Multiple ridges across prograding coasts may display variable geometries, commonly expressed through varying elevations. Changes in ridge elevation have been traditionally related to the occurrence of fluctuating progradation rates, which might, in turn, be driven by shifting environmental conditions.

Here, we explore the geometry and growth mechanisms of multiple ridges, generated at Barreta Island (Ria Formosa, Southern Portugal), as a consequence of the rapid progradation of the island over the last 70 years, following the artificial fixation of the downdrift Faro‐Olhão inlet with jetties in 1955. The variability in the morphology of these features was analysed in combination with available wind and wave data, in order to better distinguish growth mechanisms and understand the main parameters determining the final geometry of the observed ridges.

The results suggest that (1) most of the identified ridges fall in the beach ridge classification, as they have been mostly built by marine processes, and (2) the parameters derived from, or closely related to wave climate variability (e.g. progradation rates, storm occurrence) can jointly explain most of the observed morphological changes, while aeolian processes played a secondary role. Indeed, ridge geometry appears mainly controlled by progradation rates, with higher ridges associated with lower progradation rates. Progradation rate, in turn, is mostly related to longshore wave power, storminess, and the occurrence storm groups. Yet, the final configuration of ridges can also be affected by runup levels and onshore winds. Therefore, establishing the relation between ridge geometry and wave climate is not a straightforward task, because of the complex processes and interactions that control coastal morphodynamics.

Bridging the gap between resilience and geomorphology of complex coastal systems

Kombiadou, K., Costas, S., Carrasco, A.R., Plomaritis, T.A., Ferreira, Ó., Matias, A. (2019)
Earth-Science Reviews, 198, 102934


Resilience has been used over a wide range of scientific fields and often ambiguously, causing confusion over terminology and concepts and giving rise to distinct interpretations and misconceptions, even within the same scientific discipline. Starting by providing clarifications and definitions of the main terminology and key principles of ecological resilience theory, we pass on to expressing them through geomorphic dimensions of barrier islands. Three distinct environments (beach, dune, marsh) are proposed as the panarchical levels of analysis, along with potential feedbacks between them and geomorphic dimensions that can express the changes of the stability landscape. Morphological changes induced by storms and subsequent recovery are transferred to stability landscapes, over a range of storm impacts and recovery. We postulate that post-perturbation recovery should not be restricted to regaining pre-disturbance barrier dimensions, but should be viewed in terms of reorganisation and adaptation, accounting for maintaining the existence of functions, or the ability of the system to regain them. The proposed scheme and dimensions are tested using geomorphological data from barrier response to distinct disturbances, over different temporal scales that range from event to multi-decadal ones. The case of a barrier island migrating landwards is conceptualised in terms of alternative states and thresholds arising during the process and related phases and changes to the adaptive cycle. The methodology and approach presented is a step towards more holistic views of geomorphic systems' resilience that we hope will contribute to furthering interdisciplinary understanding and cooperation in the area of sustainability and resilience of natural systems.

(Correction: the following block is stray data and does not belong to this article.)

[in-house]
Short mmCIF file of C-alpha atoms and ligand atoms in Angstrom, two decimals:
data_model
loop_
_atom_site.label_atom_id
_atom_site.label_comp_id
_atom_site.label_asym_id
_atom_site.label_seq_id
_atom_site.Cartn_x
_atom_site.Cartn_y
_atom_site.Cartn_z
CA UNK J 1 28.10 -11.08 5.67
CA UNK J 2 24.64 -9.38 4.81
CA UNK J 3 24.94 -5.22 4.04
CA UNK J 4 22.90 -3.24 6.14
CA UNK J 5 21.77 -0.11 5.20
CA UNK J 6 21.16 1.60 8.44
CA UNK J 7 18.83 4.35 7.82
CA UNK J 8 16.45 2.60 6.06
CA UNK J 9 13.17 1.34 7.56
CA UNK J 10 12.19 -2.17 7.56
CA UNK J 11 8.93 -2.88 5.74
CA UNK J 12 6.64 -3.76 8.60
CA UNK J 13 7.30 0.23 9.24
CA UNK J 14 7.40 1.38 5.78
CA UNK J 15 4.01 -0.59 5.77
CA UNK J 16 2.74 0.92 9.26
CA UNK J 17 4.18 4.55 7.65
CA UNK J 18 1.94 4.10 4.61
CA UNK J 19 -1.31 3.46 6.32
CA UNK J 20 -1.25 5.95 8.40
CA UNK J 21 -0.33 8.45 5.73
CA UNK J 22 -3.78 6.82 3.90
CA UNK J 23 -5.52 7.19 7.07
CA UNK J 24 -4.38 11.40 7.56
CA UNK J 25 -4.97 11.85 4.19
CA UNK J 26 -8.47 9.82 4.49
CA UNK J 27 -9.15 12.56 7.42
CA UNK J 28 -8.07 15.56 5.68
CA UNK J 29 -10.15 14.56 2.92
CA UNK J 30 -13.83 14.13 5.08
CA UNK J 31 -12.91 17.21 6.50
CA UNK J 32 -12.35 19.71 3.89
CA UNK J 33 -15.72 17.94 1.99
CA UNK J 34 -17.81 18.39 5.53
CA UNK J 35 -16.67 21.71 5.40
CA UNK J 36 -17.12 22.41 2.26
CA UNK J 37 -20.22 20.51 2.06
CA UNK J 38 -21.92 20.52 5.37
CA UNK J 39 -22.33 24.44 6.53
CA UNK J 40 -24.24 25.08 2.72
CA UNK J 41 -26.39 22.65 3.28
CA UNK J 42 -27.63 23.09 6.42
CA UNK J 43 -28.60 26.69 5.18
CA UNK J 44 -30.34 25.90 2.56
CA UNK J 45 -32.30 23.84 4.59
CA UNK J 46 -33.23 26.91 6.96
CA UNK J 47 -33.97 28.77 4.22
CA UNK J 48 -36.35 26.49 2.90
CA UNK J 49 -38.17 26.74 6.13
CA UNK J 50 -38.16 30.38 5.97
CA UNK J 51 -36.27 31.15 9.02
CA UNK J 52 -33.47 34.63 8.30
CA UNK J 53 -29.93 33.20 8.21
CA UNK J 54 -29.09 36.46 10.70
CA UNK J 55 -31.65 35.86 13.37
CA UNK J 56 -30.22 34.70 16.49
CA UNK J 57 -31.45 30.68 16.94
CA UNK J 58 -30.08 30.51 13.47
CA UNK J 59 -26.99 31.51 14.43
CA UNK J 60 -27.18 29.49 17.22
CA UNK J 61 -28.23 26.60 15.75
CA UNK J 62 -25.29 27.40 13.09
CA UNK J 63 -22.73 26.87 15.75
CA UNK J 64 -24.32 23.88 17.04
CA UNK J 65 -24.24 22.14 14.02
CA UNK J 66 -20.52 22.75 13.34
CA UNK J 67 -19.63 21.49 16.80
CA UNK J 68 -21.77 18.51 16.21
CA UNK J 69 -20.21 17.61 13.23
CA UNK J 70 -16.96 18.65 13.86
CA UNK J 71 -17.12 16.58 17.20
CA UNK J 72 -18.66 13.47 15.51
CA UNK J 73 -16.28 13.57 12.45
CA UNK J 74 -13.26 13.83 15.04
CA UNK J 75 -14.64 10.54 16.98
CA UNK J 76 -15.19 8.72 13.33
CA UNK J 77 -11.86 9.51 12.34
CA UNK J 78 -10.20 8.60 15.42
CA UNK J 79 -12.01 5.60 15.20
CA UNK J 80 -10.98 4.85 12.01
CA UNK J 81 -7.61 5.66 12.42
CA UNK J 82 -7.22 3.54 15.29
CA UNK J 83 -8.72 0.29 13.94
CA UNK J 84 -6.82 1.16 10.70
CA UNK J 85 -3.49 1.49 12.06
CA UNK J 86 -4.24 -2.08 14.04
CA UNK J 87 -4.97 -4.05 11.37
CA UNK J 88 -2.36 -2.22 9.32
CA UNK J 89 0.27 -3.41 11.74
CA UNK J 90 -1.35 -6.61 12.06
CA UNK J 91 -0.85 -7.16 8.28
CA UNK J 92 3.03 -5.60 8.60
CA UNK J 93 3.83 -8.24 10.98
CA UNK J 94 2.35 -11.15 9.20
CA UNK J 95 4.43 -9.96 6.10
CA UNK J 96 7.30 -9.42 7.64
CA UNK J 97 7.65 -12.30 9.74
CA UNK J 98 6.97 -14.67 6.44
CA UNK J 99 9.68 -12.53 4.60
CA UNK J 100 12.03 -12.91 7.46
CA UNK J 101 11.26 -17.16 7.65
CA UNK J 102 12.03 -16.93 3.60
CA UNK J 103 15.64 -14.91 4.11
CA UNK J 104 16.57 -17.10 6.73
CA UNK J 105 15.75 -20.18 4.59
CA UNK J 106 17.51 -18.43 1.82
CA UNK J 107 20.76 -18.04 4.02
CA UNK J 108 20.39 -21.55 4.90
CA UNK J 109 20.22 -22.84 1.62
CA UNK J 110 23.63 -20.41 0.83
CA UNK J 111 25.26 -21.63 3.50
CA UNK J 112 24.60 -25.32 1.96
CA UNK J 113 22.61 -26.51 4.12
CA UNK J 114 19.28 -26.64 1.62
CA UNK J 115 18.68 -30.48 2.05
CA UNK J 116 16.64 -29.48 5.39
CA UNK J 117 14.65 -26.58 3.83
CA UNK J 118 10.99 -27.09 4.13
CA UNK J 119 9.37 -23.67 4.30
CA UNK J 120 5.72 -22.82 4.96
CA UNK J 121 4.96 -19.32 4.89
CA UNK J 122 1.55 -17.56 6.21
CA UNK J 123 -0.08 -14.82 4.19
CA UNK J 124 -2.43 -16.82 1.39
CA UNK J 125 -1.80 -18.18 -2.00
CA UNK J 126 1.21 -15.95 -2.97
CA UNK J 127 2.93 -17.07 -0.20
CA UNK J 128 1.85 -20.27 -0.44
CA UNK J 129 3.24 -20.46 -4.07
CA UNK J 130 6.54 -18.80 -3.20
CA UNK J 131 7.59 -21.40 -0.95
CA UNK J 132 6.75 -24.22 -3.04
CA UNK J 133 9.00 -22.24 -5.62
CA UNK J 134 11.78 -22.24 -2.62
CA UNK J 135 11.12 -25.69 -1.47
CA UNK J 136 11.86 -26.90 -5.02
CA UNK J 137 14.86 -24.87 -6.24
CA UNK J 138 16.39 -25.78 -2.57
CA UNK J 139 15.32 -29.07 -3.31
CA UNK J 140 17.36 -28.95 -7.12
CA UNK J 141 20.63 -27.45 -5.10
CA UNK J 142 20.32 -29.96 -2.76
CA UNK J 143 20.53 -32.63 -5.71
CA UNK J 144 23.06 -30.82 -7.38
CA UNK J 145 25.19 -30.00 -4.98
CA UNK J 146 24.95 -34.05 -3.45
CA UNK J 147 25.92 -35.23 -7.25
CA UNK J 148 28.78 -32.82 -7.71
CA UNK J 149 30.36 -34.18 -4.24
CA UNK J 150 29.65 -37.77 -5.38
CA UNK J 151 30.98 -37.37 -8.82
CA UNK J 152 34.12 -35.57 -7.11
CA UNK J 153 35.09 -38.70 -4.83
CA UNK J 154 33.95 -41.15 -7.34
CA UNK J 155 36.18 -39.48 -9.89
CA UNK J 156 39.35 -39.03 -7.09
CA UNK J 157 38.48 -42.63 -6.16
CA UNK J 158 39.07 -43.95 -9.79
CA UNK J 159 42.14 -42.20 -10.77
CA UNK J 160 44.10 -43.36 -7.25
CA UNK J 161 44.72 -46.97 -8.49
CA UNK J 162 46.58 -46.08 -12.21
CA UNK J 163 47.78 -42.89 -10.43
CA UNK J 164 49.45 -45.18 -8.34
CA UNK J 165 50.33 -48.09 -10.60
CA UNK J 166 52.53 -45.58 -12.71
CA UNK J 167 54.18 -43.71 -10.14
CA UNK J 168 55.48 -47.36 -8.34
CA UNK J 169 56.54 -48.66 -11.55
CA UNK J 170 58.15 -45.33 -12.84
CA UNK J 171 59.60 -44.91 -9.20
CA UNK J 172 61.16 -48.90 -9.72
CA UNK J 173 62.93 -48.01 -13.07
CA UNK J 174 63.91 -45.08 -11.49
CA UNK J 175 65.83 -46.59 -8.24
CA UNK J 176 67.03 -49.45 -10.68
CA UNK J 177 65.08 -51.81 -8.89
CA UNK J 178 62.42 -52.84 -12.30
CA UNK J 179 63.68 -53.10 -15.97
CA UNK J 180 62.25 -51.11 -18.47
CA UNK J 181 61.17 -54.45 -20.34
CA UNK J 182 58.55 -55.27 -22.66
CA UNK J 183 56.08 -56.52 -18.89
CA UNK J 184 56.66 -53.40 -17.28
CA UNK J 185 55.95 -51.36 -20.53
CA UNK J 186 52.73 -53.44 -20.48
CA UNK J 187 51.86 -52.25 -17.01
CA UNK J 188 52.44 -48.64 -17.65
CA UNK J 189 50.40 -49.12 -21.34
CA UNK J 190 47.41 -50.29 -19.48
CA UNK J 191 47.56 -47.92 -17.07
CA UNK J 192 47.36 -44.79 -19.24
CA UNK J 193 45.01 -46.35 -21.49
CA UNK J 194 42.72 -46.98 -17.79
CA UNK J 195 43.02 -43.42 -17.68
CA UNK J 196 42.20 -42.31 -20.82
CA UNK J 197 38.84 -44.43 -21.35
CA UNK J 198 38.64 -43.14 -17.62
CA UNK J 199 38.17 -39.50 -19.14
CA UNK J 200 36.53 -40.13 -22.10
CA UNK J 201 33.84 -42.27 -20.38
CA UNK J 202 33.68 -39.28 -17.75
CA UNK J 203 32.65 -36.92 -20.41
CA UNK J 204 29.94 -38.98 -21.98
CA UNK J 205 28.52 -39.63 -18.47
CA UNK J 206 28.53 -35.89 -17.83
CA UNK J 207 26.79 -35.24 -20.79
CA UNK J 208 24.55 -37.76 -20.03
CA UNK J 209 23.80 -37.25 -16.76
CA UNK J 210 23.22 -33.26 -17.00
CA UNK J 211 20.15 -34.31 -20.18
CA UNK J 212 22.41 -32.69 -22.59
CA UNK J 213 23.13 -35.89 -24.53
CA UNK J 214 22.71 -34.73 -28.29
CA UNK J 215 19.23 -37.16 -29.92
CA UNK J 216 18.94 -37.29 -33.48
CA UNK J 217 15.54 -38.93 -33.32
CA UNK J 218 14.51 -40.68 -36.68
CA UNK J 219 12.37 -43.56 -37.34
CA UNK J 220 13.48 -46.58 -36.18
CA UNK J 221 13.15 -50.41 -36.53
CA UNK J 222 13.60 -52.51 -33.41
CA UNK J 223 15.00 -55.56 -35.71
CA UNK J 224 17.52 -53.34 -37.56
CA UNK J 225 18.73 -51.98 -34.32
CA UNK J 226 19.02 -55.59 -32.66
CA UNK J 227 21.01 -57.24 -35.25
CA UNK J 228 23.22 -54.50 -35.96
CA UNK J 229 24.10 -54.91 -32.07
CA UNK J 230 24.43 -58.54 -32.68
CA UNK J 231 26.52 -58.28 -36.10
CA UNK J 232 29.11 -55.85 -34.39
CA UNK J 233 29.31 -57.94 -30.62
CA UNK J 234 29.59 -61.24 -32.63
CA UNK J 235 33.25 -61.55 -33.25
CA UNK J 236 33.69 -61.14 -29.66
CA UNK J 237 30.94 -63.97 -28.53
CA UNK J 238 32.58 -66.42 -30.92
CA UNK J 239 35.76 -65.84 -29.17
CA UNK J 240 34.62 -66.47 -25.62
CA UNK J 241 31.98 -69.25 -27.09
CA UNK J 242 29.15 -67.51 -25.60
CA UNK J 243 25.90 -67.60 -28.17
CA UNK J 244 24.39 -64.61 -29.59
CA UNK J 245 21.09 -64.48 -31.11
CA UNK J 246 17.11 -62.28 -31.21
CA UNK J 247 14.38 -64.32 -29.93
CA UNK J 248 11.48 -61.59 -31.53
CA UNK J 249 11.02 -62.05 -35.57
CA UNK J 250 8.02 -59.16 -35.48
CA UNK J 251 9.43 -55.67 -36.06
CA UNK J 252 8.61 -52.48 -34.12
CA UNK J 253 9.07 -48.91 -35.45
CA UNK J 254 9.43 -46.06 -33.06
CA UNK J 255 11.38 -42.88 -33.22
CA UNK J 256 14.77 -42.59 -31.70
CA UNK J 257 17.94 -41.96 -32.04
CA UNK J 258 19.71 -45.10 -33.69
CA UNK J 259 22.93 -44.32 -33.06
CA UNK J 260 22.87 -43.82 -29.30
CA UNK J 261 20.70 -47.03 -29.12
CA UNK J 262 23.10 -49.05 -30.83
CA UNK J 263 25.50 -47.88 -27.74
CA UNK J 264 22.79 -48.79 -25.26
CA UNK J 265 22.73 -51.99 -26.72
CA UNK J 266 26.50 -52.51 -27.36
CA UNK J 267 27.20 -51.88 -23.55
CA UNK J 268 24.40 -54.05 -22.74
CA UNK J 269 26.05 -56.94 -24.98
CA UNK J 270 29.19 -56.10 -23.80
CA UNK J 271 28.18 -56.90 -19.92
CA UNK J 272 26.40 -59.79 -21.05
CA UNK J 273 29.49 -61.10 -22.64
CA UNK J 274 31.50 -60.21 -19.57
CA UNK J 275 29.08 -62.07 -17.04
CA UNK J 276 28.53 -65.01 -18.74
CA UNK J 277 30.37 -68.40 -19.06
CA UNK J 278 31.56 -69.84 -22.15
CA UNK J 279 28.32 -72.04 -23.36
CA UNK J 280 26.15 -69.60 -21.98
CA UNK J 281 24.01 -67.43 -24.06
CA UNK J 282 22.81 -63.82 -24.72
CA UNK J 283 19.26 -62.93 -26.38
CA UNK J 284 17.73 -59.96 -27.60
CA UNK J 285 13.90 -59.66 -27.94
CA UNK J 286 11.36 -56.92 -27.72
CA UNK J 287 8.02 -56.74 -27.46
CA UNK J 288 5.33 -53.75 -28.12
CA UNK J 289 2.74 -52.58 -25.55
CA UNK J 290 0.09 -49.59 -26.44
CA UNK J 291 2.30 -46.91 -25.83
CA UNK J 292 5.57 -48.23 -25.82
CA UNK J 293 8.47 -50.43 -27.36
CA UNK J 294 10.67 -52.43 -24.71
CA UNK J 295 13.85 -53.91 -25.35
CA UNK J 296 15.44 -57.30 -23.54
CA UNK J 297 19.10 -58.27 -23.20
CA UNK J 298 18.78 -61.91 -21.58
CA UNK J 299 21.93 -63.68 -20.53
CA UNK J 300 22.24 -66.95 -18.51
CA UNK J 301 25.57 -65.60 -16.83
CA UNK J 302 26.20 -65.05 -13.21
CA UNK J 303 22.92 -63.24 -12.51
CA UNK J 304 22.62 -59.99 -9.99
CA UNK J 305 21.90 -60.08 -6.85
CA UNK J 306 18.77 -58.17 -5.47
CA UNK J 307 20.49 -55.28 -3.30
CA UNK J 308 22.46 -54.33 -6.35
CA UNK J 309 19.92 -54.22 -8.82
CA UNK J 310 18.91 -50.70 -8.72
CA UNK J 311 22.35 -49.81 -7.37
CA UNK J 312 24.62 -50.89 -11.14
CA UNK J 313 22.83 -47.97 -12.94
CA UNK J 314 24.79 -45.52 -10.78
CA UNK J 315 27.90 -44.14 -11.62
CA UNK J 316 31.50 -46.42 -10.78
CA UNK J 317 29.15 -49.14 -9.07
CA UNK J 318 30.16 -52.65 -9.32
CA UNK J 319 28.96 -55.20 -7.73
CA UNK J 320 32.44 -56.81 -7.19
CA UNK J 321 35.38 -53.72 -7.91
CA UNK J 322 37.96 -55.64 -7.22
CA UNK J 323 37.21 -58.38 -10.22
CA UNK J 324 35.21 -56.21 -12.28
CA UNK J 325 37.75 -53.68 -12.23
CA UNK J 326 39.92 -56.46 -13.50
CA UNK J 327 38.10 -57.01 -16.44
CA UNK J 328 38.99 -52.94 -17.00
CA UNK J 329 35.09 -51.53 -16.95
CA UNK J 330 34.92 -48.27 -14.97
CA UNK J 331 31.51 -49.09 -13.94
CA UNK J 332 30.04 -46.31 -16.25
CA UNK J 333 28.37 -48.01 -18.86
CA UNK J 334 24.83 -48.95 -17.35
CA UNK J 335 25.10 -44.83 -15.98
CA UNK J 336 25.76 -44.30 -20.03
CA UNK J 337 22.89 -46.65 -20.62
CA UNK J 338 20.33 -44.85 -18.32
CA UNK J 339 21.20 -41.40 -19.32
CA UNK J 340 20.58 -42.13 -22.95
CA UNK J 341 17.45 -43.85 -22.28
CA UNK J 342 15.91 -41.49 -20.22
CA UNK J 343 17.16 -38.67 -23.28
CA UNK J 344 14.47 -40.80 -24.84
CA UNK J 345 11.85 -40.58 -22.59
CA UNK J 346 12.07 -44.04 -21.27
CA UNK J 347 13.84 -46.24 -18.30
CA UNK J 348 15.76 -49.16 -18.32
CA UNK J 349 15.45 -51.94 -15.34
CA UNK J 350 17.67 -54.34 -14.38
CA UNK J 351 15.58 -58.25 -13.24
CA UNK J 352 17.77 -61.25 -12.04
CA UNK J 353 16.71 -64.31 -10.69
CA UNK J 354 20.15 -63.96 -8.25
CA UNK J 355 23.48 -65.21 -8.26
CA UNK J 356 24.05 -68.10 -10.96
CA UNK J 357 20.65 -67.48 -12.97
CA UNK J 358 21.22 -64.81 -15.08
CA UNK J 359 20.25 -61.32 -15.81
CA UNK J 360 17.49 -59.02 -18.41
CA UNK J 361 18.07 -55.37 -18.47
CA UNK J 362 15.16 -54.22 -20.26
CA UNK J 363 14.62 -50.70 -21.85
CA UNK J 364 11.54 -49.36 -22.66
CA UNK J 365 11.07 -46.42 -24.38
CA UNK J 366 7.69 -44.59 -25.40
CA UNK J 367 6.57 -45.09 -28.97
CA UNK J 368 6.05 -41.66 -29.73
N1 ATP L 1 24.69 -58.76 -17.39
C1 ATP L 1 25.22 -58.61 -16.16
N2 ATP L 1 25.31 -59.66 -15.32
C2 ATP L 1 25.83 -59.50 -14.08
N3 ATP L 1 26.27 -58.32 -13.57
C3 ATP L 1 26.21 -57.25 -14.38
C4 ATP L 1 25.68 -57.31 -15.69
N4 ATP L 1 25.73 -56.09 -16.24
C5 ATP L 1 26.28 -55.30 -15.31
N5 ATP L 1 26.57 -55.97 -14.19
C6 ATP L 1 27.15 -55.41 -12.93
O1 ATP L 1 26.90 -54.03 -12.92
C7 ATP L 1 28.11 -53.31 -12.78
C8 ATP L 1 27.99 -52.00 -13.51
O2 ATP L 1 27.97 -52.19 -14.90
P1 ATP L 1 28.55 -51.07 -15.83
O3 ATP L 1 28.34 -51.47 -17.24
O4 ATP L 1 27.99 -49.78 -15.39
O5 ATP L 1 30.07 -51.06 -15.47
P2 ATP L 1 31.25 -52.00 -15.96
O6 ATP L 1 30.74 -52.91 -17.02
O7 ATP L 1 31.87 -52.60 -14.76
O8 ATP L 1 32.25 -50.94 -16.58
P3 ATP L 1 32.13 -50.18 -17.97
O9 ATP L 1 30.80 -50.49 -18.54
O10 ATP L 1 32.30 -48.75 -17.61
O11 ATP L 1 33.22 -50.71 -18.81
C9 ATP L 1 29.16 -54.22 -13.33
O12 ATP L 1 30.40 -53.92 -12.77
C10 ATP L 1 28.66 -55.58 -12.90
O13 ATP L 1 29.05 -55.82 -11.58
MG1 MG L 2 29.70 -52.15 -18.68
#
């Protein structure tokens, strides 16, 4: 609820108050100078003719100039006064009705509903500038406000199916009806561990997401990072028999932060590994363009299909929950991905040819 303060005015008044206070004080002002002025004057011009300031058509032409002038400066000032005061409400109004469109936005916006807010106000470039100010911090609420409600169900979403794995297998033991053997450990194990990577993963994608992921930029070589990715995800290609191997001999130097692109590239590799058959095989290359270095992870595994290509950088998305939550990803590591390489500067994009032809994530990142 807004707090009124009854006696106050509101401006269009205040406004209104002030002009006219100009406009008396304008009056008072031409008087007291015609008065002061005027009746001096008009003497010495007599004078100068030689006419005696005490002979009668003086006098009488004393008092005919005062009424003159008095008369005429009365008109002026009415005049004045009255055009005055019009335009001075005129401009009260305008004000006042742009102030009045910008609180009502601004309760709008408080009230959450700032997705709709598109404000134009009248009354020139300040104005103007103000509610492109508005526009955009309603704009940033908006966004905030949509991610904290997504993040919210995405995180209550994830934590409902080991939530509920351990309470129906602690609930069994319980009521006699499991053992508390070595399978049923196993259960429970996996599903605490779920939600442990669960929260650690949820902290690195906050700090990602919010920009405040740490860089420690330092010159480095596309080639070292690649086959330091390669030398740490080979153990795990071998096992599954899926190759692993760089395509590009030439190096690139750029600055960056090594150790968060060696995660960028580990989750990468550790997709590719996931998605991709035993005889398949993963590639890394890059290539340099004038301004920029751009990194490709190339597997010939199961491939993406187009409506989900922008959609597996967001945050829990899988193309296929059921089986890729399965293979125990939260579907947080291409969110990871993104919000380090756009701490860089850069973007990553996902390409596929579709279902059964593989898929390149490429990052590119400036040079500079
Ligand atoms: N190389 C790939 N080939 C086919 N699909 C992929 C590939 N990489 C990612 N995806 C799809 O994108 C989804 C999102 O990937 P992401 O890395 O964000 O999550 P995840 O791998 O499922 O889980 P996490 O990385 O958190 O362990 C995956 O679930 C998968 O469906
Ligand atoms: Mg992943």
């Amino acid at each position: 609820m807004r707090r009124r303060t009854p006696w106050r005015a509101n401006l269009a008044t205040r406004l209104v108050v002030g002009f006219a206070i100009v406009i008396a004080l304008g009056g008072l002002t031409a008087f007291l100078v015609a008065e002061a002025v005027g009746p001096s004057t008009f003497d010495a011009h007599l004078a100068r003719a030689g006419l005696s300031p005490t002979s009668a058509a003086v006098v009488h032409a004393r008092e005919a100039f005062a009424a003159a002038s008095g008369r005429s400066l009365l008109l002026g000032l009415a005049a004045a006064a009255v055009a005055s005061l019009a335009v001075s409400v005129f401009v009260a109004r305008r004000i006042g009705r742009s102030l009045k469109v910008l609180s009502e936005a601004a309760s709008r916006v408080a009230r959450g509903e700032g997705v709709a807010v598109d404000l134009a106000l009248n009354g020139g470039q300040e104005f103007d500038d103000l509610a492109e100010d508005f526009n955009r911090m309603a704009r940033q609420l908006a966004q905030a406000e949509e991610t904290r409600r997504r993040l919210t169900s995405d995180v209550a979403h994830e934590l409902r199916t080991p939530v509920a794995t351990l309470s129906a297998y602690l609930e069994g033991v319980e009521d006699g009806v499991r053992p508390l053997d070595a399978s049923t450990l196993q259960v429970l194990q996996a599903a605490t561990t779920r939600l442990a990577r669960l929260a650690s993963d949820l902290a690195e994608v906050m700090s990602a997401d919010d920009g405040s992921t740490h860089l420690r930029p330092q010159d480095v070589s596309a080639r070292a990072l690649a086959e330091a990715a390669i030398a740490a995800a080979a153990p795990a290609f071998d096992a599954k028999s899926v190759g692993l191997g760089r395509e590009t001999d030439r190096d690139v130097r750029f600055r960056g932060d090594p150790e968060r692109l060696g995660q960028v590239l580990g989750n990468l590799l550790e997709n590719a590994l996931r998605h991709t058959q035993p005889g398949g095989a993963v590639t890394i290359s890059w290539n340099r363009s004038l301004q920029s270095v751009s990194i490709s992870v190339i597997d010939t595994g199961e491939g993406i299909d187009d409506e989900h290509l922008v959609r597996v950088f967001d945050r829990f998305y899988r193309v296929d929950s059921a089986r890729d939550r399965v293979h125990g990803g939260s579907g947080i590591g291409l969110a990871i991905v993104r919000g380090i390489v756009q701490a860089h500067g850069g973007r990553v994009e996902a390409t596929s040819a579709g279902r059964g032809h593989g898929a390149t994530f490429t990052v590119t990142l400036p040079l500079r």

Impacts of human interventions on the evolution of the Ria Formosa barrier island system (S. Portugal)

Kombiadou, K., Matias, A., Ferreira, Ó., Carrasco, A.R., Costas, S., Plomaritis, T. (2019)
Geomorphology, 343, 129-144


Human interventions on sandy barriers disturb natural barrier dynamics, to the extent of having become key forces in modifying geomorphological evolution. This work identifies natural and human-induced drivers and analyses their importance to the multi-decadal evolution of the Ria Formosa barrier island system, in South Portugal. Aerial photographs from the last six decades and historical maps are used to assess changes in cross-shore rates, morphological characteristics (barrier and dune widths, inlet morphology and migration) and barrier areas, through systematic methods that can be easily transferred to other barrier systems. Interventions, and especially hard engineering ones (jetties, inlet stabilisations), affected barrier evolution trends. Shore-perpendicular works increased shoreline progradation updrift and initiated coastal retreat downdrift, with strongest erosive impacts along the edges of the system. Inlet stabilisations changed tidal inlet hydrodynamics and initiated ebb-shoal attachment to the barriers on either side of a non-migrating inlet that experienced loss of tidal prism. This shoal attachment was the main factor for the increase in total barrier area of Ria Formosa during the 60 years of analysis. Barrier growth after 2005 was slower, which could indicate that the system is reaching morphodynamic stability.

Climate change effects on the marine characteristics of the Aegean and Ionian Seas

Makris, C., Galiatsatou, P., Tolika, K., Anagnostopoulou, C., Kombiadou, K., Prinos, P., … Rusu, E. (2016)
Ocean Dynamics, Vol. 66(12), pp. 1603–1635